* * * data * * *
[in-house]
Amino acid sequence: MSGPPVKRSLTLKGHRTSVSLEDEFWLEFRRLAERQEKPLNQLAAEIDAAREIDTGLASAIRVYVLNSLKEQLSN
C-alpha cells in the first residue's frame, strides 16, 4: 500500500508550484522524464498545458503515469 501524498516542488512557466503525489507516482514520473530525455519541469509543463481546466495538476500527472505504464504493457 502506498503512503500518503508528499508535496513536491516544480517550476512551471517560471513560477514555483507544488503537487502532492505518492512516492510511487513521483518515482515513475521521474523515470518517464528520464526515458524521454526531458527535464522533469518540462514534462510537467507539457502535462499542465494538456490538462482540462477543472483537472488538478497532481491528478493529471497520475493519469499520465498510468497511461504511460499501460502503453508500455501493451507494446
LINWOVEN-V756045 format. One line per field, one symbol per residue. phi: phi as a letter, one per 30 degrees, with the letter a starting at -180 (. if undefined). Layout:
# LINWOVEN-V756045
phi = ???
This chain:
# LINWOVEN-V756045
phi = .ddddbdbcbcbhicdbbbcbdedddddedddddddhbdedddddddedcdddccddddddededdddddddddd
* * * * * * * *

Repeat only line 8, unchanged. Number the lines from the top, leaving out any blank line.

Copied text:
# LINWOVEN-V756045